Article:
Dallas Police Oversight Board, Meeting For First Time In Months, Wants Better Access To Police Data
Dallas’ Community Police Oversight Board met Tuesday night for the first time in months. The five-hour video conference featured public comments and statements from the mayor and police chief.
Tuesday’s meeting began with an eight-minute moment of silence and a reading of the names of black men and women killed in police custody.
Dallas Mayor Eric Johnson spoke to the Oversight Board next. He reminded board members that they play an important role in the community.
“The work you’re doing is so important," he said. "And I hope you guys discharge your duties with that in mind. This is real serious. These are people’s lives. And this oversight function is something that the city of Dallas needs to get used to.”
Johnson also asked the board to think of ways to address crime without leaning on law enforcement.
Then the city’s first police monitor, Tonya McClary, addressed the board.
She shared information about police investigations into the death of Diamond Ross — a black woman who died of an accidental drug overdose while in DPD custody in 2018 — and a complaint made against Police Chief Renee Hall.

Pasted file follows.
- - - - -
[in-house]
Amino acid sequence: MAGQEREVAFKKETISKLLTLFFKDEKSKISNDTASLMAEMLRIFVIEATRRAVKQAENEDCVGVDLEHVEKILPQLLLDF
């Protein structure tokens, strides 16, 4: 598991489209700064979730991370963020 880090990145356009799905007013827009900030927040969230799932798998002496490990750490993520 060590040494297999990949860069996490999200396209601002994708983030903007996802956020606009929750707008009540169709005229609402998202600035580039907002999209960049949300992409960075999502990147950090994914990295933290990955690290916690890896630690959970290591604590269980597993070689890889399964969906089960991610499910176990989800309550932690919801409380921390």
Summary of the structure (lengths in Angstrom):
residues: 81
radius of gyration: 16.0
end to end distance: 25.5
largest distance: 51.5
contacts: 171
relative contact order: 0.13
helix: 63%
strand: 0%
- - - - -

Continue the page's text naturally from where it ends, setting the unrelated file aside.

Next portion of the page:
McClary also expressed frustration over the limitations of her power and access when investigating police misdeeds.
“If I had independent access, I’d be able to look at body-worn camera footage and do all these other kinds of things in my own purview without having to have somebody over me at the police department, constantly wondering what I’m looking at," she said.
The board unanimously voted to pass a motion granting McClary unfettered access to Dallas police data, including body cams and civilian complaints. They also passed motions to meet more often during the COVID-19 pandemic and to allow non-board members seats on the oversight board’s sub-committees. Those motions will be sent to City Manager T.C. Broadnax for his approval.